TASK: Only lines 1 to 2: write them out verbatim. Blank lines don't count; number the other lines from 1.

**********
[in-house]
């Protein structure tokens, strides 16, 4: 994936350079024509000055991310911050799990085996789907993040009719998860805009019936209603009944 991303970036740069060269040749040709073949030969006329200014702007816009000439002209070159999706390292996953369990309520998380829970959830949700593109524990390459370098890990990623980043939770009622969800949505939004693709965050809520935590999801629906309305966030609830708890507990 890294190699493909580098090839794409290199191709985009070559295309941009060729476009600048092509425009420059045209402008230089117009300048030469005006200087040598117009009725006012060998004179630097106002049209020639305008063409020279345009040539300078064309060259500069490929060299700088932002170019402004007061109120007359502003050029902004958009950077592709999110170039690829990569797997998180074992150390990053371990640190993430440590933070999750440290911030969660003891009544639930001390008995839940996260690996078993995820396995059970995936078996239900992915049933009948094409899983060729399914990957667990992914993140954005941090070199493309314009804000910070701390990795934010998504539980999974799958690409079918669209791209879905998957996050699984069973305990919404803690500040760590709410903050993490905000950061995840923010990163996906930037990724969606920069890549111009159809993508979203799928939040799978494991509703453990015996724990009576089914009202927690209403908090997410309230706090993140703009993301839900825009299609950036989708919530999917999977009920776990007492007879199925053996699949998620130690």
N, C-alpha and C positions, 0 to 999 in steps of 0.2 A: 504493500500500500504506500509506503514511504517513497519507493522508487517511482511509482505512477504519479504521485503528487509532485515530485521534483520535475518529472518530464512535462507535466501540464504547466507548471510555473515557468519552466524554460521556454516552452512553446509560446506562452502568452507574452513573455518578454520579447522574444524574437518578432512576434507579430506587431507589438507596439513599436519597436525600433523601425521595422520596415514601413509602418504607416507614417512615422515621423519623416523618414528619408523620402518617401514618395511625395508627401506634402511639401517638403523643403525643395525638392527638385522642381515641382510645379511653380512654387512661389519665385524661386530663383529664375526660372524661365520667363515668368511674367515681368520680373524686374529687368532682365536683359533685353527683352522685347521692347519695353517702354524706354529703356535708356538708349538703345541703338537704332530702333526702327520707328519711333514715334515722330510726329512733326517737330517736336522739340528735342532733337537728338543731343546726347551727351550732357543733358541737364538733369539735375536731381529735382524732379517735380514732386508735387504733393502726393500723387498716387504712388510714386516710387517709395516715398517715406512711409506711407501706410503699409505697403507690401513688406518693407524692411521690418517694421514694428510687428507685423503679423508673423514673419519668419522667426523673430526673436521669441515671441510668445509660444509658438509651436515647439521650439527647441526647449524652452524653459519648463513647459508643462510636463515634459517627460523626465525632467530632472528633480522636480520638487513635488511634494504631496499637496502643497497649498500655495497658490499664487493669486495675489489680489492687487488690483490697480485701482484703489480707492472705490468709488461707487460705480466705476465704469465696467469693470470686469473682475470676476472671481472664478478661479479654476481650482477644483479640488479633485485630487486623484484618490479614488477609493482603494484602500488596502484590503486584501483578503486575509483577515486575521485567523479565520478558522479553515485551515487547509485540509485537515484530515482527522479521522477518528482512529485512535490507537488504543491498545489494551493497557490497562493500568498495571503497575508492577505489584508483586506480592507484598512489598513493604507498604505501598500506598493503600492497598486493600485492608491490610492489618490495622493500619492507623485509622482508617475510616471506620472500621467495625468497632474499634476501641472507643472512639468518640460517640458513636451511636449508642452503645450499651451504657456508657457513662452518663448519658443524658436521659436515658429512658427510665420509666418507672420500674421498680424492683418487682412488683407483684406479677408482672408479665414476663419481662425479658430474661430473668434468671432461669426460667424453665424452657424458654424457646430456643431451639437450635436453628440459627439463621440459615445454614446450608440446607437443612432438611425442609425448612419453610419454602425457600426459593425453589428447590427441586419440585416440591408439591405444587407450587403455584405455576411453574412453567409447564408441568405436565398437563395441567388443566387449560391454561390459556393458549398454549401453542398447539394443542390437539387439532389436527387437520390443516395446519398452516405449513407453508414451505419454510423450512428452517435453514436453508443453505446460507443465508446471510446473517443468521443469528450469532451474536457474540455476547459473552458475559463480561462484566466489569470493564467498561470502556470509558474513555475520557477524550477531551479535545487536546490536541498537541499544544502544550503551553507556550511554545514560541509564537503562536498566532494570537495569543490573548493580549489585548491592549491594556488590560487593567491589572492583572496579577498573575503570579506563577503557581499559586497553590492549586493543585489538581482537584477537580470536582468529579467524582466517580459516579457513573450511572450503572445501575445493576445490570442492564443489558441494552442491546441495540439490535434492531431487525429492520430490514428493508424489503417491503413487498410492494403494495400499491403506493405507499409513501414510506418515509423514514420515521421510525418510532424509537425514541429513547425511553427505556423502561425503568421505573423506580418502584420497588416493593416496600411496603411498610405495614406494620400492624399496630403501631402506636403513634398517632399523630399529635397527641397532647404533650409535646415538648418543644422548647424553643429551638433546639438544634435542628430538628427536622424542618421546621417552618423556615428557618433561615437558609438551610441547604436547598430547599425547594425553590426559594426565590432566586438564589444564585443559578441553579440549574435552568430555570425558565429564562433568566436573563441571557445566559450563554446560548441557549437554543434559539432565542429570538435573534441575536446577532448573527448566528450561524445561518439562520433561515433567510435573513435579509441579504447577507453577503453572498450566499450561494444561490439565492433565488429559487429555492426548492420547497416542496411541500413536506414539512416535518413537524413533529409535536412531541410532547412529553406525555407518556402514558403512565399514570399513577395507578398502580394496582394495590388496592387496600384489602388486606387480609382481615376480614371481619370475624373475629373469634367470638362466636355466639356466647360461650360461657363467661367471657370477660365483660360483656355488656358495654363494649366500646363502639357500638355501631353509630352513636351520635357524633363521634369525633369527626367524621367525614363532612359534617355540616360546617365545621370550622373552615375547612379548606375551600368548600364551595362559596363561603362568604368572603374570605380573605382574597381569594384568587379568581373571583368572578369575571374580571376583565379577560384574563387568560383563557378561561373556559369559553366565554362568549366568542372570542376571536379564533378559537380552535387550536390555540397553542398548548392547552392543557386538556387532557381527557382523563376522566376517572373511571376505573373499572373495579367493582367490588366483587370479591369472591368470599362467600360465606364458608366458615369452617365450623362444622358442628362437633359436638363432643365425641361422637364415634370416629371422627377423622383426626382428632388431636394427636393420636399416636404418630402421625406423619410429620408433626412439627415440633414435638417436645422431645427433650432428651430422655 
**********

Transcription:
[in-house]
């Protein structure tokens, strides 16, 4: 994936350079024509000055991310911050799990085996789907993040009719998860805009019936209603009944 991303970036740069060269040749040709073949030969006329200014702007816009000439002209070159999706390292996953369990309520998380829970959830949700593109524990390459370098890990990623980043939770009622969800949505939004693709965050809520935590999801629906309305966030609830708890507990 890294190699493909580098090839794409290199191709985009070559295309941009060729476009600048092509425009420059045209402008230089117009300048030469005006200087040598117009009725006012060998004179630097106002049209020639305008063409020279345009040539300078064309060259500069490929060299700088932002170019402004007061109120007359502003050029902004958009950077592709999110170039690829990569797997998180074992150390990053371990640190993430440590933070999750440290911030969660003891009544639930001390008995839940996260690996078993995820396995059970995936078996239900992915049933009948094409899983060729399914990957667990992914993140954005941090070199493309314009804000910070701390990795934010998504539980999974799958690409079918669209791209879905998957996050699984069973305990919404803690500040760590709410903050993490905000950061995840923010990163996906930037990724969606920069890549111009159809993508979203799928939040799978494991509703453990015996724990009576089914009202927690209403908090997410309230706090993140703009993301839900825009299609950036989708919530999917999977009920776990007492007879199925053996699949998620130690």